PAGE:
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Ocean Acidification International Coordination Centre (OA-ICC)

Ocean Acidification International Coordination Centre (OA-ICC)

The IAEA Ocean Acidification International Coordination Centre (OA-ICC) promotes international collaboration on ocean acidification.  The OA-ICC organizes training courses in Member States and provides access to data and resources to advance ocean acidification research. The Centre promotes the development of data portals, standardized methodology and best practices. The OA-ICC works to raise awareness of the issue among various stakeholders and inform about the role that nuclear and isotopic techniques can play in assessing its impacts. To achieve these objectives, the OA-ICC works with many international partners and supports global and regional ocean acidification networks, including the Global Ocean Acidification Observing Network.

Ocean Acidification - Helping to Tackle this Global Threat with Nuclear Techniques

As the ocean absorbs one fourth of the carbon dioxide (CO2) released into the atmosphere by human activities, the carbonate chemistry and acidity of seawater is modified in a process known as ocean acidification. This has emerged as a key global issue in the last decade because of its potential to affect marine organisms and ecosystems. The IAEA’s Environment Laboratories conduct research to better understand the potential environmental and economic impacts of ocean acidification. The Agency uses nuclear and isotopic techniques to study the rates of biological processes in marine organisms, such as mussels, oysters and corals.


The OA-ICC is an IAEA Peaceful Uses Initiative project launched at the UN Rio+20 conference in 2012 following increasing concern from IAEA Member States about ocean acidification. The Centre responds to the need to coordinate, promote and facilitate global ocean acidification activities as expressed by scientists of the Ocean Acidification Working Group of the Integrated Marine Biogeochemistry and Ecosystem Research (IMBER) project and the International Surface Ocean - Lower Atmosphere Study (SOLAS). The OA-ICC has received direct and in-kind contributions from eight IAEA Member States (Australia, France, Italy (ENEA; the Italian National Agency for New Technologies, Energy and Sustainable Economic Development), Japan, New Zealand, Sweden, UK and USA) as well as key international organizations and projects (SOLAS, IMBER, the UK Ocean Acidification Programme, and the European Mediterranean Sea Acidification in a changing climate (MedSeA) project of the European Commission).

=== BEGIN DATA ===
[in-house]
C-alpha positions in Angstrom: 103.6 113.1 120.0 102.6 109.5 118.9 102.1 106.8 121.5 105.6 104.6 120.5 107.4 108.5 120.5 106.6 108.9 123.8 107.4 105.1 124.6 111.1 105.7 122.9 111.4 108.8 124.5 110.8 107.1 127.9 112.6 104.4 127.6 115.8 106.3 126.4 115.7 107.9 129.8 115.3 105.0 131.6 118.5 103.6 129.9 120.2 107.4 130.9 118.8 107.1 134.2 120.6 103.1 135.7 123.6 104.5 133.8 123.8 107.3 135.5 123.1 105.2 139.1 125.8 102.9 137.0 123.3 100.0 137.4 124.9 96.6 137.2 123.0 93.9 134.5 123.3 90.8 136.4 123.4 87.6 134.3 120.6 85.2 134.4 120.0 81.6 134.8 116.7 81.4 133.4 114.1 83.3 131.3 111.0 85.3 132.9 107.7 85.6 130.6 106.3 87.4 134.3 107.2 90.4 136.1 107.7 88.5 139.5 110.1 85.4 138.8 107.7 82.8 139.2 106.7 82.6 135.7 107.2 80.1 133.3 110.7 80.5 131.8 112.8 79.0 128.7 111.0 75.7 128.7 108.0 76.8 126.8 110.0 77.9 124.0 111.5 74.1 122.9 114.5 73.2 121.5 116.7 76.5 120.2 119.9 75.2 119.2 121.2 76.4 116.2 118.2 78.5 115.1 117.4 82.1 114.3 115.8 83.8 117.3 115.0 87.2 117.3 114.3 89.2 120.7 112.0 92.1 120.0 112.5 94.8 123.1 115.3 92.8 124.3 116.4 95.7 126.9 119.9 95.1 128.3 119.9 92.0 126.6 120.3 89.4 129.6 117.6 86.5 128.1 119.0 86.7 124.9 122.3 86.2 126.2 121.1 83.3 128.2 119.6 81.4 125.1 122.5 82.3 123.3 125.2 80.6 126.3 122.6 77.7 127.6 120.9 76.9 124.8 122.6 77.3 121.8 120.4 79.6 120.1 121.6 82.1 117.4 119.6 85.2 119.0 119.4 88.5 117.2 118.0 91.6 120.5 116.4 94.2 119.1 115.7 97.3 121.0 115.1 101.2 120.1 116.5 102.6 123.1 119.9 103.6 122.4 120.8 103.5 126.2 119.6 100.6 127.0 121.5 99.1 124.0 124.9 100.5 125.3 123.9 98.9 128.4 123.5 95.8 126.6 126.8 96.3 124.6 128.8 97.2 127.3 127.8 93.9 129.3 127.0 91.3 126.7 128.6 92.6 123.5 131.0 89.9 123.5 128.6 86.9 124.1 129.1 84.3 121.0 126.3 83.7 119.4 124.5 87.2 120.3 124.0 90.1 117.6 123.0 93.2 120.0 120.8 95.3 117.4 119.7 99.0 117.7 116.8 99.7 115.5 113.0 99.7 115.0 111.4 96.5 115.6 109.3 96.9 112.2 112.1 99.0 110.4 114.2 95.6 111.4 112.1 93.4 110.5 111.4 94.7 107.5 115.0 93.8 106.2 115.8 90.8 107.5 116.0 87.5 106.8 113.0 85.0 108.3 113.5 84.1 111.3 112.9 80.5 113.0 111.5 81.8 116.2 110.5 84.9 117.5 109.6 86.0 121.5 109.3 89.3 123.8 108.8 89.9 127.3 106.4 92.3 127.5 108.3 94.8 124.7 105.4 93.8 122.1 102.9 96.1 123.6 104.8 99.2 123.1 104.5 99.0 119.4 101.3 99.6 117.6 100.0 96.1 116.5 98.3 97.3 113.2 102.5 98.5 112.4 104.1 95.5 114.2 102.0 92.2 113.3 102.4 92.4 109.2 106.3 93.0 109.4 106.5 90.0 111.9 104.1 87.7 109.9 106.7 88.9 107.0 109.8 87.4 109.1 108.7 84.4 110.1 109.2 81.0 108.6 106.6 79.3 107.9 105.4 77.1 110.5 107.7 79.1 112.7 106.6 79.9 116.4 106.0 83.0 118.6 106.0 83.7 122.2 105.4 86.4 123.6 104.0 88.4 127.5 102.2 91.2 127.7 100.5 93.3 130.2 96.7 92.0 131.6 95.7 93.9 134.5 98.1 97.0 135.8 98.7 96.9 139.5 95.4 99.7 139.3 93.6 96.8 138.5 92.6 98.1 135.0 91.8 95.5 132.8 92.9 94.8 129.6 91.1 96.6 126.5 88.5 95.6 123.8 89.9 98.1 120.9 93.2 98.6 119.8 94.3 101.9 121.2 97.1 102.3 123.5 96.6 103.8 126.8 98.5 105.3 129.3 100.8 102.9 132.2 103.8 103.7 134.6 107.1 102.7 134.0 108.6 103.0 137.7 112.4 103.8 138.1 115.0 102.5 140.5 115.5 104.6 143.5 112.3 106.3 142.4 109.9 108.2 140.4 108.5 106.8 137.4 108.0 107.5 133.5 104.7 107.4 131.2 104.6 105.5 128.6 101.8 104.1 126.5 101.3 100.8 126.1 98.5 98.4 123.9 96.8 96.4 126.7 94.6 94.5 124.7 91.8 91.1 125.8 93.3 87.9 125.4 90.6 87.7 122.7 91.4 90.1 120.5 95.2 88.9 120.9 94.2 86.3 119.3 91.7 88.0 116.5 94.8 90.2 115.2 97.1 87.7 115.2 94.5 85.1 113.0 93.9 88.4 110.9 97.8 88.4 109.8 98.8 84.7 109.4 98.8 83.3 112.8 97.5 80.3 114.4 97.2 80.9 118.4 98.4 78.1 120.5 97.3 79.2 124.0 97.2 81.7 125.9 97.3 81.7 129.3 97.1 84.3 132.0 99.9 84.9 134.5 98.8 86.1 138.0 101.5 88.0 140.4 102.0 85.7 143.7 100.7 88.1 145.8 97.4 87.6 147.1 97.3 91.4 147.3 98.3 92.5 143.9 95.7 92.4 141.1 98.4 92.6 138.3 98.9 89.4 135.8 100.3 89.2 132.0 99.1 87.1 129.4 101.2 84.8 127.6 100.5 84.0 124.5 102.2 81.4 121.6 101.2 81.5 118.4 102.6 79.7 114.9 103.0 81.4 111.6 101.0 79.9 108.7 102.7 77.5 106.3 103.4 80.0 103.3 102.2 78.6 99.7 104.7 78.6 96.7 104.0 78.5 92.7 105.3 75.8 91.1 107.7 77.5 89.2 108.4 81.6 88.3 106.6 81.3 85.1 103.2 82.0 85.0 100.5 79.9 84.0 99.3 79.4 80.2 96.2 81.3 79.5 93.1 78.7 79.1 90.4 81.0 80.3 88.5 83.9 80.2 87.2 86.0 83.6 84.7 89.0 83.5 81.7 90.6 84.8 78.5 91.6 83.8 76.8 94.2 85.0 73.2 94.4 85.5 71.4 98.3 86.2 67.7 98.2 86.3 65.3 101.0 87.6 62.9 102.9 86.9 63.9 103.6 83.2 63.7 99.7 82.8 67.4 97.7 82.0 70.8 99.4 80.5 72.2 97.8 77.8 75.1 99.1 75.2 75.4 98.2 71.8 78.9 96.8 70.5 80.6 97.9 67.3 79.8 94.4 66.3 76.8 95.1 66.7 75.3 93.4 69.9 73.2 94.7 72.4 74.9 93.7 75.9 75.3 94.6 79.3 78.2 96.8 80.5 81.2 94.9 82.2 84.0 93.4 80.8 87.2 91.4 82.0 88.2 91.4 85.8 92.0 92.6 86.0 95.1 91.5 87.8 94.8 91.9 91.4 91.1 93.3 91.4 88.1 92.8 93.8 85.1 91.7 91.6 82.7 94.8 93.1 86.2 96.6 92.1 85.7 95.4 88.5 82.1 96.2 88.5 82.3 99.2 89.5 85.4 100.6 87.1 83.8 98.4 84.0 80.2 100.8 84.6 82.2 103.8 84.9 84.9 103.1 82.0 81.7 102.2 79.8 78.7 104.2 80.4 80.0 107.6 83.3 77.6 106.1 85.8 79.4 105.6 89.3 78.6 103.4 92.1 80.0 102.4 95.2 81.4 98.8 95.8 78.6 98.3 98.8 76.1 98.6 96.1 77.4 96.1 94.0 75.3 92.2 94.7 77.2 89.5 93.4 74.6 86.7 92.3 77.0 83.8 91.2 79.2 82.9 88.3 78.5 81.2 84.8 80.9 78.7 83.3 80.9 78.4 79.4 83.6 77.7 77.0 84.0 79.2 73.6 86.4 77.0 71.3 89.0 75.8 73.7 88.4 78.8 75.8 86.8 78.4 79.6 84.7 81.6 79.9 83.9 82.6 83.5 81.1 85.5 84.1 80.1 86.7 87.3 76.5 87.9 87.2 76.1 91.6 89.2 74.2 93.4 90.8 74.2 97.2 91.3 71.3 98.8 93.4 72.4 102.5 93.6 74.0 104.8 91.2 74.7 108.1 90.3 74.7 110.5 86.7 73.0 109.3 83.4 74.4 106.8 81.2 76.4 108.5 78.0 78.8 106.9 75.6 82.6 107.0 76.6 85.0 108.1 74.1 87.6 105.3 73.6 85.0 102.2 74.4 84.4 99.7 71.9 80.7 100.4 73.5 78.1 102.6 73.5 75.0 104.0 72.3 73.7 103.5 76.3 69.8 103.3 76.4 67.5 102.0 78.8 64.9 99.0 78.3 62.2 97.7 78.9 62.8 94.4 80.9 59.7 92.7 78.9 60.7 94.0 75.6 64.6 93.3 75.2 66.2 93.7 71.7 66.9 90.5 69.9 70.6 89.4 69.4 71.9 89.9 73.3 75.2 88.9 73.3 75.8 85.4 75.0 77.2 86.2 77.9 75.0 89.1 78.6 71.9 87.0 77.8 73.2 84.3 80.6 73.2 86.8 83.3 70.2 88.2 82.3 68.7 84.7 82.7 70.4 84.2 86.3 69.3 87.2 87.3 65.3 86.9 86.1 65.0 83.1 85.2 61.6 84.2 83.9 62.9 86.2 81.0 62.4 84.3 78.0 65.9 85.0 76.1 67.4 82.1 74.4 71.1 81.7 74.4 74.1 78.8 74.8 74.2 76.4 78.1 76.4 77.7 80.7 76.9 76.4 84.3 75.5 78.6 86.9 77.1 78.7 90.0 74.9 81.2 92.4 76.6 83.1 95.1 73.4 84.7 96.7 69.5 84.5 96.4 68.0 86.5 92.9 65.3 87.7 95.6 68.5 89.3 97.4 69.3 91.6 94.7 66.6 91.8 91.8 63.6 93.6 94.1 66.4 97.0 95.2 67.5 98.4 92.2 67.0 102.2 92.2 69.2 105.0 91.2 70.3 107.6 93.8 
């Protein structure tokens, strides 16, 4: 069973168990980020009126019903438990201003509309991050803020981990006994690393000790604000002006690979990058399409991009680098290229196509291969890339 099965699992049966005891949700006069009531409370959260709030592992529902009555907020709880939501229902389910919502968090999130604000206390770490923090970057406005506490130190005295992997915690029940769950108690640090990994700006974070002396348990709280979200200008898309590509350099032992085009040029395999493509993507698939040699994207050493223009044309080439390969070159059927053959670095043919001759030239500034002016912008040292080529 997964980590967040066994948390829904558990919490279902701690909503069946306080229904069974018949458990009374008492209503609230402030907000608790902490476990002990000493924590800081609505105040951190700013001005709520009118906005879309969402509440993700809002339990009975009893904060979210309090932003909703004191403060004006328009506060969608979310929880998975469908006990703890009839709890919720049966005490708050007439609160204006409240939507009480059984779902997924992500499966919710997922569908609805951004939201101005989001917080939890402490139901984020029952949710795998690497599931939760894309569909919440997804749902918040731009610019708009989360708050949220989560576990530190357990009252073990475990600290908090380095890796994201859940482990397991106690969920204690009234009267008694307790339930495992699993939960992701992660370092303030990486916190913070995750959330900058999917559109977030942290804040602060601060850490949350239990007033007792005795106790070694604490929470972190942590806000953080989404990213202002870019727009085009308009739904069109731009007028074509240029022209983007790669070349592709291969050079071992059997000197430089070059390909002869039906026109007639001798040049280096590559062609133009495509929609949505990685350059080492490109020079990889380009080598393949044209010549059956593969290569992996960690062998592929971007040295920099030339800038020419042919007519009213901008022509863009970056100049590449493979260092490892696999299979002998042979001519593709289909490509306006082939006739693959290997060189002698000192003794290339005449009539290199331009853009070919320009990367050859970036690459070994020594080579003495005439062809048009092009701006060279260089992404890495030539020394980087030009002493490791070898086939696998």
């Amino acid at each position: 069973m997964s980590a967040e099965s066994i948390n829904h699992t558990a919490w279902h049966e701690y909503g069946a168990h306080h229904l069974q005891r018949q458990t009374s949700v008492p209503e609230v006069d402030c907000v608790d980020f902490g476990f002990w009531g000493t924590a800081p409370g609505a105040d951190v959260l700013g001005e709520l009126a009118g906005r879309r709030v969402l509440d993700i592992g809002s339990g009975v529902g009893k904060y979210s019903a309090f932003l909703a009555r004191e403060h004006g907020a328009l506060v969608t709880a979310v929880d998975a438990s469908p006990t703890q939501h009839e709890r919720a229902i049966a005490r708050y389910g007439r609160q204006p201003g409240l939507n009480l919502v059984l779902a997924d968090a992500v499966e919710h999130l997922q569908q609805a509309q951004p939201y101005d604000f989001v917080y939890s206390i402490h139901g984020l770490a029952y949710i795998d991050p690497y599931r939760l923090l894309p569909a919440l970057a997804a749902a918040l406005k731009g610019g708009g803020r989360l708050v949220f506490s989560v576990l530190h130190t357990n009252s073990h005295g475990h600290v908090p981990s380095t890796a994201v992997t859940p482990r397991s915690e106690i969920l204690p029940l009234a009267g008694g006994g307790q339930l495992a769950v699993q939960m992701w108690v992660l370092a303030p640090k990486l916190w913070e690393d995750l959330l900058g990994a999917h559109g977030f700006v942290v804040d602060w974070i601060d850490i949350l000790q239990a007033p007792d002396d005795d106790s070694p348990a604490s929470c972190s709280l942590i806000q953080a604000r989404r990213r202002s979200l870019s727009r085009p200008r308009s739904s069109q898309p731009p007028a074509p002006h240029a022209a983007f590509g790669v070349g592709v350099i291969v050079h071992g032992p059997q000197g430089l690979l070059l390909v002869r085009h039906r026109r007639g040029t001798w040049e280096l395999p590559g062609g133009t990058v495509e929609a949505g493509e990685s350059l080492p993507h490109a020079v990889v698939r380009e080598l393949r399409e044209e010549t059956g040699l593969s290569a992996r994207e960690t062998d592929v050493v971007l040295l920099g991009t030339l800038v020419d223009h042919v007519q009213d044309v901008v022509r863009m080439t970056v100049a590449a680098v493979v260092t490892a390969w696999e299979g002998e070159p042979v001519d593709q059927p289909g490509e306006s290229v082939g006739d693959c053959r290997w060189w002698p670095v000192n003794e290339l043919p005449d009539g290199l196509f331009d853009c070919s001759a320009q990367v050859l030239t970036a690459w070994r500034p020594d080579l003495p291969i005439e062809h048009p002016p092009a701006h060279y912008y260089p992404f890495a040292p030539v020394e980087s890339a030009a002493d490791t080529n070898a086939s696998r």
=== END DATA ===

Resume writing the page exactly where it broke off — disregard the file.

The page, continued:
The goal of the OA-ICC is to act as a hub to communicate, promote and facilitate international activities on ocean acidification. These are divided into three categories: science, capacity building and communication. The target audience is not only scientists but any group or individual interested in ocean acidification, such as policy-makers, the media, schools and the general public. The OA-ICC brings together experts to discuss issues of relevance to the global ocean acidification community, organizes training courses, compiles and centralizes information, as well as provides a number of online resources. The Centre benefits from input by prominent ocean acidification researchers and organisations from all corners of the world.

Major environmental issue of the 21st century

Ocean acidification has emerged as one of the 21st century’s major global threats to marine organisms, ecosystems, and resources and is the specific focus of United Nations Sustainable Development Goal 14.3. This “other CO2 problem”, still poorly known by the general public, can have potentially dramatic socio-economic consequences for countries depending on marine resources, especially countries with limited possibilities for alternative livelihoods.  As world-wide research activities on ocean acidification and related stressors continue to develop, there is a clear need for effective global scientific cooperation. The OA-ICC is working to build a strong ocean acidification research community across the globe, providing access to training, tools, resources and opportunities for regional and international networking and collaboration, directly supporting Member States in their initiatives to address SDG14.3.


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